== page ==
Shade tree warmth followed by flurries of snow; a white glistening frost chased away by a nearly hot bright sunny day, and one has just a glimpse of the frantic weather changes in North Carolina’s Piedmont Region in early spring. The free-range hens are busy scratching at every loose patch of soil in search of the nutritious morsel that can be loosened therein and the cows are constantly nibbling away at the rich green vegetation wherein the previous month’s relentless rain and the current longer hours of sunlight combine to ignite fresh growth. Change, growth and challenge seem to be some active ingredients in the formula for new and enriched life this spring. In similar manner, this possessor of Parkinson’s experiences an emergence of spring in virtually every season of the year. New symptoms tend to flare up as though out of nowhere. Old dissipated symptoms emerge anew as a reminder that they are still alive and well. On rare occasions, a burst of energy will emerge bringing back memories of a state of experience seemingly long, long ago. Complaining does no good, but this unwilling host acknowledges the irritating inhabitant and unwelcomed guest so that when, by the grace his divine crafter, these trolls should be discarded or brought under control, he may, with an ever-grateful heart, give thanks for a state of greater peace. Exercise, dosing of a foreign neurotransmitter, and commitment to the task of good nutrition when combined with acknowledgement and expression of the gratitude possessed for another breath, give fuel to a thriving heart! Until there is a path to a cure, the journey we take is one filled with new challenges, relief, intensity, and welcomed moments of peace, all through which a heart fueled with gratitude thrives beyond the one that struggles just to survive. May gratitude fuel your journey with a thriving heart!

Bright and crisp was the sun that shone after several days of cold and often freezing rain. I gathered my keys, my cell phone and my wallet as I headed toward the slightly muddied truck for a short run to secure some groceries for the next few meals. The cows were chomping away at the newly sprouted grass and early clover as I drove the pot hole spotted driveway toward the once quiet country road from the family farm to the bustling city. The cows seemed to glow in the bright sunshine with which we were being blessed. I turned onto the well maintained and sturdy country road toward my city destination. A bright shine in the distance by the edge of the road caught my attention. As I got closer, the black garbage bag overflowing with pinkish substances became more evident. Then, I saw the Styrofoam cup, and a few feet away two soda cans on the right side of the road. A short distance further my eyes were met with more strewn cups of Styrofoam, translucent plastic and what looked like a bed cushion soaking up the abundance of water left by the multiple days of rain that came before. Now my attention had been drawn from the blessing of the bright sunshine illuminating the fields and woods along the roadway to the plethora of cast away cups, cans, and plastic bags lining the sides of the road. It seemed the distractors were strewn every twenty to thirty feet, on ether side of the road. I remembered that in late Autumn, “road crews” were busy along the side of the road collecting trash and garbage that had been strewn haphazardly during the summer as well. Now having seen the accumulation of discarded objects along the way, I found it harder to refocus my attention upon the blessing of the bright sunshine. PD has a way of sneaking its “trash” in the form of stiffness and rigidity in the way of an otherwise routine, but painless day. Likewise, I find it necessary to re-focus my thoughts on the temporary increase in dosage of dopamine assistance to help “clean up” the distraction of movement from the otherwise bright and cheerful day. Both the clutter of symptoms and the collection of rudely discarded cast away objects requires an intentional focus to maneuver past. With whispers of gratitude and the faith to move beyond the bits of a cluttered day the bright light of sunshine illuminates another thanks filled morning!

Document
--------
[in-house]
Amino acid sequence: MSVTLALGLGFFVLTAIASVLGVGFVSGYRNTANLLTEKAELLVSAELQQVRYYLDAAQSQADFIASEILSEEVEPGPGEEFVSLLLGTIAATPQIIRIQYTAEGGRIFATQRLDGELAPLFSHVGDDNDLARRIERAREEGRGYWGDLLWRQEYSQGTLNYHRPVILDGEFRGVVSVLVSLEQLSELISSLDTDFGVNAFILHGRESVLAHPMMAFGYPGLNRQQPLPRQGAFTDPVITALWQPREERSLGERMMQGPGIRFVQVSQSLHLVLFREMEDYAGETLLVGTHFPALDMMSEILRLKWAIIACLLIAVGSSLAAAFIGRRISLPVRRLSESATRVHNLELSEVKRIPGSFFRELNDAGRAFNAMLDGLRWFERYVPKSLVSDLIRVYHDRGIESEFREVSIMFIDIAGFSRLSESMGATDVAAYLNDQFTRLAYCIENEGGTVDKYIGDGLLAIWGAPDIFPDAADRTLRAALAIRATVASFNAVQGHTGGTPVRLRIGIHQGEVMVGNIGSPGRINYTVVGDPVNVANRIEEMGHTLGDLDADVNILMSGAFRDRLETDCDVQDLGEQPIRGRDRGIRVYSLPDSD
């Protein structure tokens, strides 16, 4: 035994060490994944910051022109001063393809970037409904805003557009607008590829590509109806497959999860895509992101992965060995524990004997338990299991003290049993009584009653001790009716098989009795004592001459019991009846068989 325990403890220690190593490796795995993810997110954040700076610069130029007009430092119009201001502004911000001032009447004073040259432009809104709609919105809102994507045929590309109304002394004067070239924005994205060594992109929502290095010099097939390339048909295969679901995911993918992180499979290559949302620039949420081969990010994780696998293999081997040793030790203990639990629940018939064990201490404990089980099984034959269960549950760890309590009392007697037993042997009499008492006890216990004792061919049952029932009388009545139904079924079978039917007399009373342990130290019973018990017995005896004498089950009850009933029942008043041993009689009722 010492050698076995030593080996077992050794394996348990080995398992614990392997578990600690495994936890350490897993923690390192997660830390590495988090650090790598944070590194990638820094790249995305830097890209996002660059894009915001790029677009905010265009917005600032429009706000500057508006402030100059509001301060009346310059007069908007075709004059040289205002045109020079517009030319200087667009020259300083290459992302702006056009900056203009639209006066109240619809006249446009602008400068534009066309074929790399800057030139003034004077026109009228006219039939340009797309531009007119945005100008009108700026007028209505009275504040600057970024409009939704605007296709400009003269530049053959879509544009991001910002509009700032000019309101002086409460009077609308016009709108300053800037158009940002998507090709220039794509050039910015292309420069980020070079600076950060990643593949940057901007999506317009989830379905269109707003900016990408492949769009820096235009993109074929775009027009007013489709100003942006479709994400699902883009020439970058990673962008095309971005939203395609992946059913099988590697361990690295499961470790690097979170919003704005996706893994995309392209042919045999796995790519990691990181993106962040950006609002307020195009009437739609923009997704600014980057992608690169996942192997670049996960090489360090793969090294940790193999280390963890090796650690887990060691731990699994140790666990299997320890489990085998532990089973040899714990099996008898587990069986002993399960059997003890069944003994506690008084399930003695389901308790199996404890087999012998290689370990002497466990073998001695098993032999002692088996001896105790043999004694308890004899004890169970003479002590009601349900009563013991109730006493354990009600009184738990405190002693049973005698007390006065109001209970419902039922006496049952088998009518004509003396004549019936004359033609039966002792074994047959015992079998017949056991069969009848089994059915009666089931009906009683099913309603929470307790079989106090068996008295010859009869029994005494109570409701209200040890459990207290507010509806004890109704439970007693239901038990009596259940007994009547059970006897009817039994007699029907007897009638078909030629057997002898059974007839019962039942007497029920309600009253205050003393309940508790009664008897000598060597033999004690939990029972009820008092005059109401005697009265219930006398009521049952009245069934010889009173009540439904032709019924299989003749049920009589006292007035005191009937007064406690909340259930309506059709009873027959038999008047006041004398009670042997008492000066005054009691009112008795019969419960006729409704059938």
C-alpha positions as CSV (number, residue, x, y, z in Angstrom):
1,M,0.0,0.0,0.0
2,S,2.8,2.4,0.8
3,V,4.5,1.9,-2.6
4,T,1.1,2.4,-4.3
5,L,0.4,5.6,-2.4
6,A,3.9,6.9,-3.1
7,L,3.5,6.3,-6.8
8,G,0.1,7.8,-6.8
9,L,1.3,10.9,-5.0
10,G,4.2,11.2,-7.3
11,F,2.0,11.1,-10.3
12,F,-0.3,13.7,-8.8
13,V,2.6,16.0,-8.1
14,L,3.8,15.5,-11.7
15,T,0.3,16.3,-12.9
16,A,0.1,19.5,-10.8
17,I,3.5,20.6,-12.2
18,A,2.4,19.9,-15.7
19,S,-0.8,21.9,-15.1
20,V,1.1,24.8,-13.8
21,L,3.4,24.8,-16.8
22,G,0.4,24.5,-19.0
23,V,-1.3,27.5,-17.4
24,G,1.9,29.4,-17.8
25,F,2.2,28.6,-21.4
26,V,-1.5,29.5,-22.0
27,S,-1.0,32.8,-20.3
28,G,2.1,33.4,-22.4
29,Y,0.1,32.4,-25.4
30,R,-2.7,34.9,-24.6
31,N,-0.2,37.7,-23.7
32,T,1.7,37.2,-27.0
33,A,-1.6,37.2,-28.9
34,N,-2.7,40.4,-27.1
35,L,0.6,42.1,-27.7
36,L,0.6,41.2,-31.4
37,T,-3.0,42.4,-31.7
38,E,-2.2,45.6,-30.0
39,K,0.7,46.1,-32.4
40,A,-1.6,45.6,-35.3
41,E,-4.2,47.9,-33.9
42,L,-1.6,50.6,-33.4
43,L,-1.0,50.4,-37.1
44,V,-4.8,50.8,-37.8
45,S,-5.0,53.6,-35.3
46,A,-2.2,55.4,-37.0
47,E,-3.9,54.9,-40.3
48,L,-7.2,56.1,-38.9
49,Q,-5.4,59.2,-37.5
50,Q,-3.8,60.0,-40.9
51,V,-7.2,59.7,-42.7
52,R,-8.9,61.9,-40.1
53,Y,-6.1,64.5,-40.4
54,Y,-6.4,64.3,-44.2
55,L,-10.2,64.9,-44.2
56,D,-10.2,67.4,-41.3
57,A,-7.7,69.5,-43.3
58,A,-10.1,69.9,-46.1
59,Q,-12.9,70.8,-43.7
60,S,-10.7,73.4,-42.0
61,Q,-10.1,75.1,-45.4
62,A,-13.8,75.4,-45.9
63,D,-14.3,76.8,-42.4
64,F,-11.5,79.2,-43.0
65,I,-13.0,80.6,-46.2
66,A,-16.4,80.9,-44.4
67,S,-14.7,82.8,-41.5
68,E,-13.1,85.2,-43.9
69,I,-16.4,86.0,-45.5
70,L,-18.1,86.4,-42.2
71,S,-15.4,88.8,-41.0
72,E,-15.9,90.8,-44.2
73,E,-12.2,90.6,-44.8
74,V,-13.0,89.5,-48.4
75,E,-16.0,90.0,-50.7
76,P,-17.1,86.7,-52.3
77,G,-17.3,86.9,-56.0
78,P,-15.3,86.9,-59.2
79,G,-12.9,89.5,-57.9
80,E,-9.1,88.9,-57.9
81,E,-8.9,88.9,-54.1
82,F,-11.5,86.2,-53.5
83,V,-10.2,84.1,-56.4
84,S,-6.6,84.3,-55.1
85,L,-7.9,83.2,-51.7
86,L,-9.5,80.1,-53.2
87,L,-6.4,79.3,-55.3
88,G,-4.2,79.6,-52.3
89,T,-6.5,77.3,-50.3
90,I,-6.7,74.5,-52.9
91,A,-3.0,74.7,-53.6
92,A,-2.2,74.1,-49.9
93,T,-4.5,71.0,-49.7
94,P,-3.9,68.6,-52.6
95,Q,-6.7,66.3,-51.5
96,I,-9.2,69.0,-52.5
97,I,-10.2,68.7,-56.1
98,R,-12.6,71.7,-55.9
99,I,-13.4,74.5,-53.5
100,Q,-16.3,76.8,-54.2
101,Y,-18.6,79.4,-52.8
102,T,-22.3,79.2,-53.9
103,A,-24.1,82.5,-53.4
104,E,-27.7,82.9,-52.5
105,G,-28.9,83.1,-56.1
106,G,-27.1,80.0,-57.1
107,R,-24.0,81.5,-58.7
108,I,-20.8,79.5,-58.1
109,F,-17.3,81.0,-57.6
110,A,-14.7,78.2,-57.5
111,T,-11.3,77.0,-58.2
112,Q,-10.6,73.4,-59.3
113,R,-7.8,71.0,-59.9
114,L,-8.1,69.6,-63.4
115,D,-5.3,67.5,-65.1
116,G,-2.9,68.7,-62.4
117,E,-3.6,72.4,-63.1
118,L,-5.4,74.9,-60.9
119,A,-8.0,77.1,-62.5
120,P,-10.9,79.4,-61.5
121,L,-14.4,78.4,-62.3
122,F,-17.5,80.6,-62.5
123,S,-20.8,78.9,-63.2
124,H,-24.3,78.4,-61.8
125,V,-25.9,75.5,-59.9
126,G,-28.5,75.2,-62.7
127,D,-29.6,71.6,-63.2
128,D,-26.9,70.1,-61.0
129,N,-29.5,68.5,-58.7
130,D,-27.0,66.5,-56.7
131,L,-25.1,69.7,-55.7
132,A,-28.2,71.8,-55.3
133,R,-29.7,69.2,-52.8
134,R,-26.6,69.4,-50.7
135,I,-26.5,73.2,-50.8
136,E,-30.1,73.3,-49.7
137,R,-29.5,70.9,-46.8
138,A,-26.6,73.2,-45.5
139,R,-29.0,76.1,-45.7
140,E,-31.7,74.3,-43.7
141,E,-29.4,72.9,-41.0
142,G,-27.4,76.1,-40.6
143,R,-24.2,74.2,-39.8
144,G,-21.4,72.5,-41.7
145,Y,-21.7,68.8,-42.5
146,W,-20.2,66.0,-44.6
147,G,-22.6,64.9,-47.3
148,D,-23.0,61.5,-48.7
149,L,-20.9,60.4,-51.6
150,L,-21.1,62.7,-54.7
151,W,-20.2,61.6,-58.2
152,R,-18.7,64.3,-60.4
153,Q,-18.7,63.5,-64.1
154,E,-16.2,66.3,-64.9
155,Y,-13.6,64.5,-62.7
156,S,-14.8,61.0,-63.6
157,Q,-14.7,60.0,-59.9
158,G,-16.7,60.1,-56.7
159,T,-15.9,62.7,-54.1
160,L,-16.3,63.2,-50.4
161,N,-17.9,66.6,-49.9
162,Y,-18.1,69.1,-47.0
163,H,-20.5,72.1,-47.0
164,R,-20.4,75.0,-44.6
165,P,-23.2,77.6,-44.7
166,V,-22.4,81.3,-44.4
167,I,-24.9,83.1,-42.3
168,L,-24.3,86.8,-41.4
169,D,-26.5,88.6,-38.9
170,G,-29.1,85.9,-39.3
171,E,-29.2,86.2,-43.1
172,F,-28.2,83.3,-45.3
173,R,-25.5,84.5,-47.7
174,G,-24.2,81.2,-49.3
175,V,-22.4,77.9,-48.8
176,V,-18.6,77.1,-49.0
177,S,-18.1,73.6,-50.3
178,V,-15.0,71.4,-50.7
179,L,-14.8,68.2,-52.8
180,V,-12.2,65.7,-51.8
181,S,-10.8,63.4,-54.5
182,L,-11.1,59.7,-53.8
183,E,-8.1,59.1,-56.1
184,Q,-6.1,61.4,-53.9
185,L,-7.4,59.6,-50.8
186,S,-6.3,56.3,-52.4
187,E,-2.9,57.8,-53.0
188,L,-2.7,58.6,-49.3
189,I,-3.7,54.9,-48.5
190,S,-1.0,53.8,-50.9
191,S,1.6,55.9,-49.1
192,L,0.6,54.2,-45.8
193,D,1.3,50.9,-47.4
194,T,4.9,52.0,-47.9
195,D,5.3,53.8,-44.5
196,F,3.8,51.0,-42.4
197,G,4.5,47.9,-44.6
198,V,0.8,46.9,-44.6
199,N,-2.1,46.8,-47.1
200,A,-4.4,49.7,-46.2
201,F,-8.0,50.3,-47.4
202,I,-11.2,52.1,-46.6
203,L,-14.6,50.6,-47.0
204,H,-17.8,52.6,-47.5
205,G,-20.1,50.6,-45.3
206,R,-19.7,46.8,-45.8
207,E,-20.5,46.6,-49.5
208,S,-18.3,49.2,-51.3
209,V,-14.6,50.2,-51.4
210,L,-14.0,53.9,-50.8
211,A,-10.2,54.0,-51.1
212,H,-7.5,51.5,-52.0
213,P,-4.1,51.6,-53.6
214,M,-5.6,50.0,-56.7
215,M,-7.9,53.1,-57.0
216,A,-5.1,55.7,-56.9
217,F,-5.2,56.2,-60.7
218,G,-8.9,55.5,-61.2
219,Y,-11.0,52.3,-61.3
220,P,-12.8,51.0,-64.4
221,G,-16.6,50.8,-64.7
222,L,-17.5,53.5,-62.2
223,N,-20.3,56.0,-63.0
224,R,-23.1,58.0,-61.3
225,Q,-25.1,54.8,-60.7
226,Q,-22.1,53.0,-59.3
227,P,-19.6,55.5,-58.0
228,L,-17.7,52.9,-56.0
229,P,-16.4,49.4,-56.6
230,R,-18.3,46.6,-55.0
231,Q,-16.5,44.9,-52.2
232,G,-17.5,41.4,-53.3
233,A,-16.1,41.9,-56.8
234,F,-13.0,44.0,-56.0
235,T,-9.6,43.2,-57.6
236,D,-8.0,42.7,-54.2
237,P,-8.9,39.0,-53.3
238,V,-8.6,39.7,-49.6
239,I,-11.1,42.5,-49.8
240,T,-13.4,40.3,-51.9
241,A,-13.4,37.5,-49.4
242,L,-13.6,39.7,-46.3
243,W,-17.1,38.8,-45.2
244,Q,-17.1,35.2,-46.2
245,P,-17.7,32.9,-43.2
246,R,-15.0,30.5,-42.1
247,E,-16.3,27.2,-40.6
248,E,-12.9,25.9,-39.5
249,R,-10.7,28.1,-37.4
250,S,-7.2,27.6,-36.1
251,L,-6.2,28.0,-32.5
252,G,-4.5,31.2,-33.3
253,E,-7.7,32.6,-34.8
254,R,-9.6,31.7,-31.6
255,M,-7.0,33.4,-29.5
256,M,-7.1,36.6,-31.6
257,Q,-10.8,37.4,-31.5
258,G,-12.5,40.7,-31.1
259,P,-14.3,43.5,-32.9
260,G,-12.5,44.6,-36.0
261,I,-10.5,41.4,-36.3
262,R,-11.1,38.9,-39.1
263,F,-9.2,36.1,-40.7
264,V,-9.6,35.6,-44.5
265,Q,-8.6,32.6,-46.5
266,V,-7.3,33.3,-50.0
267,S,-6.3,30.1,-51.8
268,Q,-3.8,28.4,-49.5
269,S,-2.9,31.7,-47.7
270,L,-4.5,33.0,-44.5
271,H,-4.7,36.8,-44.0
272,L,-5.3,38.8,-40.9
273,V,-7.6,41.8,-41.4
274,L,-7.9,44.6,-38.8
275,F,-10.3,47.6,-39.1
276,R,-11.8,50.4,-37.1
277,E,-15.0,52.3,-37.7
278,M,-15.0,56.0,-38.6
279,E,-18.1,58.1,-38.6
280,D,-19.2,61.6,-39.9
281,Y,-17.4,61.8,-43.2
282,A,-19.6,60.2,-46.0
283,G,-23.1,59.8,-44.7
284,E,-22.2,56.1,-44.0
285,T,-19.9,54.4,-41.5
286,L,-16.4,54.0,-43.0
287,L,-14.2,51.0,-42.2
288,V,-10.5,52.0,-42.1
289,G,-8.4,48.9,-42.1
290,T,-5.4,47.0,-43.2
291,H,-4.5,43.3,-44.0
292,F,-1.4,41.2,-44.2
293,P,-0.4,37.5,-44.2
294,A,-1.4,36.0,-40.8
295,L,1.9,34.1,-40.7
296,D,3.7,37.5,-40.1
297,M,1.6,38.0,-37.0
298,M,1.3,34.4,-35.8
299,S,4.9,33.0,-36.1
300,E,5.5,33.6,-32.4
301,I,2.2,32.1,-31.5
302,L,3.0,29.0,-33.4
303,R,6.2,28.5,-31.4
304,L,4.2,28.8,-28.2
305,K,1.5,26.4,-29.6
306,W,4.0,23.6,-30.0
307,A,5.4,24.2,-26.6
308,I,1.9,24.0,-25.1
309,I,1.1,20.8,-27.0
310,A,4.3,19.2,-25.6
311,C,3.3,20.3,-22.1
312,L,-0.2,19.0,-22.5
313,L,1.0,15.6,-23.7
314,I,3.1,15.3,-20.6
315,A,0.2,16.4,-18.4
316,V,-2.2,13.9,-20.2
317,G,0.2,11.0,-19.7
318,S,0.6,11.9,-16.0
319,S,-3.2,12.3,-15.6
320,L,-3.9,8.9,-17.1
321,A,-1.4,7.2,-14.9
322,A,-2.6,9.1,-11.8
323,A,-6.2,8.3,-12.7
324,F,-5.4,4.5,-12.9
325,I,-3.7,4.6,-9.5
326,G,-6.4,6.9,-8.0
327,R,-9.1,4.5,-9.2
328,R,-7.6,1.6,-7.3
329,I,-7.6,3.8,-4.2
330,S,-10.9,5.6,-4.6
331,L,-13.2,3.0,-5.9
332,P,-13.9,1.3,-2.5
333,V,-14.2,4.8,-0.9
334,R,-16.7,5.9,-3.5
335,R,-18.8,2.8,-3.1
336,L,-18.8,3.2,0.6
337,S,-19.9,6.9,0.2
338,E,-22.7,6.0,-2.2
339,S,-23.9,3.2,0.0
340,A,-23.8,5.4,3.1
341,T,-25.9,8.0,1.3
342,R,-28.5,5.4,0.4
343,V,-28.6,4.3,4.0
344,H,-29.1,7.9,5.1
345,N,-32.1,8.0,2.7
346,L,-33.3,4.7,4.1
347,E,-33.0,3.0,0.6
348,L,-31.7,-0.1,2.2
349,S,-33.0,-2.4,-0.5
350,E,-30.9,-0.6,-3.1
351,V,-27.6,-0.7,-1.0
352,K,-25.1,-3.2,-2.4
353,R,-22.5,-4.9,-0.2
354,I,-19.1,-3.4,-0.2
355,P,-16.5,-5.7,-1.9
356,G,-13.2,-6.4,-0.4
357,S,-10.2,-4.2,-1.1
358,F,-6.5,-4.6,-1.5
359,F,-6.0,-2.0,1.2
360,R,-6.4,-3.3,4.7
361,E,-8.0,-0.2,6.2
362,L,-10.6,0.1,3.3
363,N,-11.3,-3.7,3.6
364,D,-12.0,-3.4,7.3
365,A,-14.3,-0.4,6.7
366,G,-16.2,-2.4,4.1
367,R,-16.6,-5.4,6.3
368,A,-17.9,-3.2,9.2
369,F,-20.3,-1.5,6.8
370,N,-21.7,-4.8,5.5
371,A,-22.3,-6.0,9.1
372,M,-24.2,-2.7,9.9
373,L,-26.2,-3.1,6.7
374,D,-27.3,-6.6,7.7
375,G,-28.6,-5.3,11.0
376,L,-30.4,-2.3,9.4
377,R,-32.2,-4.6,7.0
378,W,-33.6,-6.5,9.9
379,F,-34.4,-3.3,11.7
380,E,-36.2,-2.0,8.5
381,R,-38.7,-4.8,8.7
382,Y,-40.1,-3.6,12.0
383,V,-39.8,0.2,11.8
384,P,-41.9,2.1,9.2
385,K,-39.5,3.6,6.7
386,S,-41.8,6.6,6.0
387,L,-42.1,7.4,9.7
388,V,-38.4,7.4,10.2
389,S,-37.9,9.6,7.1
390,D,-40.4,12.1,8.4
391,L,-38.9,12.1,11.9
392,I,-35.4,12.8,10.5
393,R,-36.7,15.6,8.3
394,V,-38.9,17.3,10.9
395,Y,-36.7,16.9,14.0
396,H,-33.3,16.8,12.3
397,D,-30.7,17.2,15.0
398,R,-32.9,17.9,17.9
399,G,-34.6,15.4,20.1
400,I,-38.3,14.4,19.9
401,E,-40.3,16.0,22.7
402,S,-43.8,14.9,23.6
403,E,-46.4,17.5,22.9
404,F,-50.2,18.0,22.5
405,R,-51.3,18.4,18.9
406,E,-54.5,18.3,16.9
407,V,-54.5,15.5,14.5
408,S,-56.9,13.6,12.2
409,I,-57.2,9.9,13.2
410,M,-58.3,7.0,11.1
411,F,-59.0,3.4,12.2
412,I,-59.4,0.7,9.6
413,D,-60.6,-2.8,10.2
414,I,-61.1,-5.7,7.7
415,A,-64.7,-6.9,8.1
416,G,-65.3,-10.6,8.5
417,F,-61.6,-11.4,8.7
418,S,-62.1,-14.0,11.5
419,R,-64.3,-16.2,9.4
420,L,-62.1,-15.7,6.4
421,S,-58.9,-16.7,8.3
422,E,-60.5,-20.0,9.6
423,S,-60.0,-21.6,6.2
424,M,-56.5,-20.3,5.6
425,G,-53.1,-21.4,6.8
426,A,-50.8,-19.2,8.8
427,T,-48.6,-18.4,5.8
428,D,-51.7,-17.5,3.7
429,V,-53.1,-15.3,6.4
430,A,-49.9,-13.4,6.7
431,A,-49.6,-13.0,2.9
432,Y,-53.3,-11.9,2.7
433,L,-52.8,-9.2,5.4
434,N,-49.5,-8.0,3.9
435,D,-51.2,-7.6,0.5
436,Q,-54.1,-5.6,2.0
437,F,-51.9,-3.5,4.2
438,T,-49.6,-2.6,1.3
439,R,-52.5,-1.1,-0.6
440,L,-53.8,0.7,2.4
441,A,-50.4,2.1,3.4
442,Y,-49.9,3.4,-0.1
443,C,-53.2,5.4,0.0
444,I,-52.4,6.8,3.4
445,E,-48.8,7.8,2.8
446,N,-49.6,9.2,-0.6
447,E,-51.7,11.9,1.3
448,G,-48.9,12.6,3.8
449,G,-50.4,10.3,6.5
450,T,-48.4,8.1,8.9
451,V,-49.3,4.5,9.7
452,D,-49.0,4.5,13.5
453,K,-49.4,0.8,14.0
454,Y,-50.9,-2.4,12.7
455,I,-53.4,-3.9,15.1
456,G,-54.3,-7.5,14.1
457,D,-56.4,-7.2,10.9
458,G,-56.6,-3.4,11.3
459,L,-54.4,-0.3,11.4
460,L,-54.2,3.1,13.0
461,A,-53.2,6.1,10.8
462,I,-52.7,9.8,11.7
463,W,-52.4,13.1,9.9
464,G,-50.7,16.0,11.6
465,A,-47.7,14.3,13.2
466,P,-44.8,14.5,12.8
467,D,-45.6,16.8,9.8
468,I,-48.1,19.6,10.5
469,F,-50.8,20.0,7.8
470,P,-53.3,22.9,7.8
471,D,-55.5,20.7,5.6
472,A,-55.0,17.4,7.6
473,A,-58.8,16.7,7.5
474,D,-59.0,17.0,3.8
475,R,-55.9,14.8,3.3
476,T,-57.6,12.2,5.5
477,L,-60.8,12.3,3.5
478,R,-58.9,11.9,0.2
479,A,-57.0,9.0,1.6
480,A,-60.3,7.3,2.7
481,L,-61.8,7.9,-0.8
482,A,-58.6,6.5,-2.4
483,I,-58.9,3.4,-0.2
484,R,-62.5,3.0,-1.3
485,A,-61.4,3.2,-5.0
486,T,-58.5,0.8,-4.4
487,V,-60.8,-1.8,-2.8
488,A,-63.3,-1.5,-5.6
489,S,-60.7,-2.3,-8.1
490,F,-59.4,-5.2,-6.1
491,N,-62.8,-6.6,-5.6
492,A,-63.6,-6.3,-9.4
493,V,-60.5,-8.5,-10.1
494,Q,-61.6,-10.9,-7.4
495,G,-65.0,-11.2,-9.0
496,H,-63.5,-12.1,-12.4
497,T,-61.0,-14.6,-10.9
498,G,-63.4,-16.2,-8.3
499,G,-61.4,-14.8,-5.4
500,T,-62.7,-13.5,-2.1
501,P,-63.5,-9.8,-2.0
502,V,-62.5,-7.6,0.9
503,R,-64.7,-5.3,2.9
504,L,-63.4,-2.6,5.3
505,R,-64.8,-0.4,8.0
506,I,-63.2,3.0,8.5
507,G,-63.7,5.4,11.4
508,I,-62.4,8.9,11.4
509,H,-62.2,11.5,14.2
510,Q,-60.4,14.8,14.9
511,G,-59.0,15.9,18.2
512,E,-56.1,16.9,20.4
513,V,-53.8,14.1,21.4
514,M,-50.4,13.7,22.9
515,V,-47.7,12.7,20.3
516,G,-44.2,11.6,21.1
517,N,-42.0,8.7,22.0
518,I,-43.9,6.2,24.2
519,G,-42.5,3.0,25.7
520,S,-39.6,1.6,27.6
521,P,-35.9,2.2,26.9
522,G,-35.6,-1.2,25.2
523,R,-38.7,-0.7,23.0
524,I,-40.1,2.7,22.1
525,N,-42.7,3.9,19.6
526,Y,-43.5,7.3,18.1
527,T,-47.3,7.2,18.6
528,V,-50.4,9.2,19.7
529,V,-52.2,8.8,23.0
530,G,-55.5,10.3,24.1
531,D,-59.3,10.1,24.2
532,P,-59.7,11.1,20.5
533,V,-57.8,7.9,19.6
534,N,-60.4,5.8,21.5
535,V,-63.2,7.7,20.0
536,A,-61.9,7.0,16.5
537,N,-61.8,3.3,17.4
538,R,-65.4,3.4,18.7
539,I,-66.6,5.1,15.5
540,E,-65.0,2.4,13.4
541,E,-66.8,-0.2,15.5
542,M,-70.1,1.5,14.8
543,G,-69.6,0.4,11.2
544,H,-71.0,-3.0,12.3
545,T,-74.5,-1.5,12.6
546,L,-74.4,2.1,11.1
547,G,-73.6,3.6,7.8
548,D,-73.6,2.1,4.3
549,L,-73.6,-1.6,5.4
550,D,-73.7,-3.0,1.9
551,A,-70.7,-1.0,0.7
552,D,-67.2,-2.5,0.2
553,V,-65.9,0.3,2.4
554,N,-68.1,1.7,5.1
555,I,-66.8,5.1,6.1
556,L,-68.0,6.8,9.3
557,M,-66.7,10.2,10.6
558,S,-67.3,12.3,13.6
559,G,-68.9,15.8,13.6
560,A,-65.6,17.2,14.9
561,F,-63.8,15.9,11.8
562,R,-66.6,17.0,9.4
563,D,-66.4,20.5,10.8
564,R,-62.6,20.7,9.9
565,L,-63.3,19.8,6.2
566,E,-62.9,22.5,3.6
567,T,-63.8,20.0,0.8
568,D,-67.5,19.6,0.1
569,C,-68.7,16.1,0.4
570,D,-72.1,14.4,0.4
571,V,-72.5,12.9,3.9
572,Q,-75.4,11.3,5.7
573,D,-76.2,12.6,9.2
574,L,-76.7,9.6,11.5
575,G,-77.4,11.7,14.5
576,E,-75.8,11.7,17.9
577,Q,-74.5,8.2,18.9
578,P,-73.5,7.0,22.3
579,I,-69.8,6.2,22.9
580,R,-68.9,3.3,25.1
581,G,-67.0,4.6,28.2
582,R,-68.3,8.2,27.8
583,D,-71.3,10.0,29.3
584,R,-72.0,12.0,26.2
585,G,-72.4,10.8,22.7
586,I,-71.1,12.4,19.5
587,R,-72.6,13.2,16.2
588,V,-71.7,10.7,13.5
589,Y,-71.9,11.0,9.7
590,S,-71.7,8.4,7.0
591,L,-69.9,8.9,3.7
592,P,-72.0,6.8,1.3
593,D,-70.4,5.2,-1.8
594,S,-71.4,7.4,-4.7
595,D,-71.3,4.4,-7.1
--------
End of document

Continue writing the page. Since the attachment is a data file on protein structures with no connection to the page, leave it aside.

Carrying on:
I sat in the car stunned by what I had just heard. I had answered a few questions regarding movement and had walked the hallway as instructed. The visit to the Neurologist was intended to gain understanding as to why I was limping on my right side and finding my right hand a bit stiff. “You have Parkinson’s disease,” he said. I was stunned. I knew about Parkinson’s from the work I had done in the Pharmaceutical business. I had missed my symptoms entirely. As I sat there in my car, thinking, my mind went diving to its lowest depths. The New Year of 2007 would arrive in just a few days and I had plans for bright new beginnings; not a deteriorating disease that would ultimately end in death (my thinking, not a prognosis). I called my daughter and told her the diagnosis and said: “now I know how I’ll die.” (Not a loving way to share with her.) I sat there weeping my own demise and the future of miserable challenges I would face. Suddenly, I recalled the statement that “fortune telling is not one of the Spiritual gifts.” I thanked God out loud for reminding me that I wasn’t the beginning and the ending (alpha and omega) of my story. Just uttering those words of gratitude opened then a new vista; a new vision of possibilities that I had not previously embraced. Still heavy with grief and sadness, I started the engine and pulled from the parking lot onto the street back home. I didn’t know the future, but I did believe that the God who had made me and had saved me for eternity was the same God who was going to be with me every day going forward. That one seed of gratitude, I discovered, blossomed into moments of hope as I navigated to streets to my home. The thoughts sustained me until the next challenge I would face emerged from my storehouse of potential negativity. I learned and am still learning that the seeds of gratitude yield a harvest of hope even in the depths of a storm!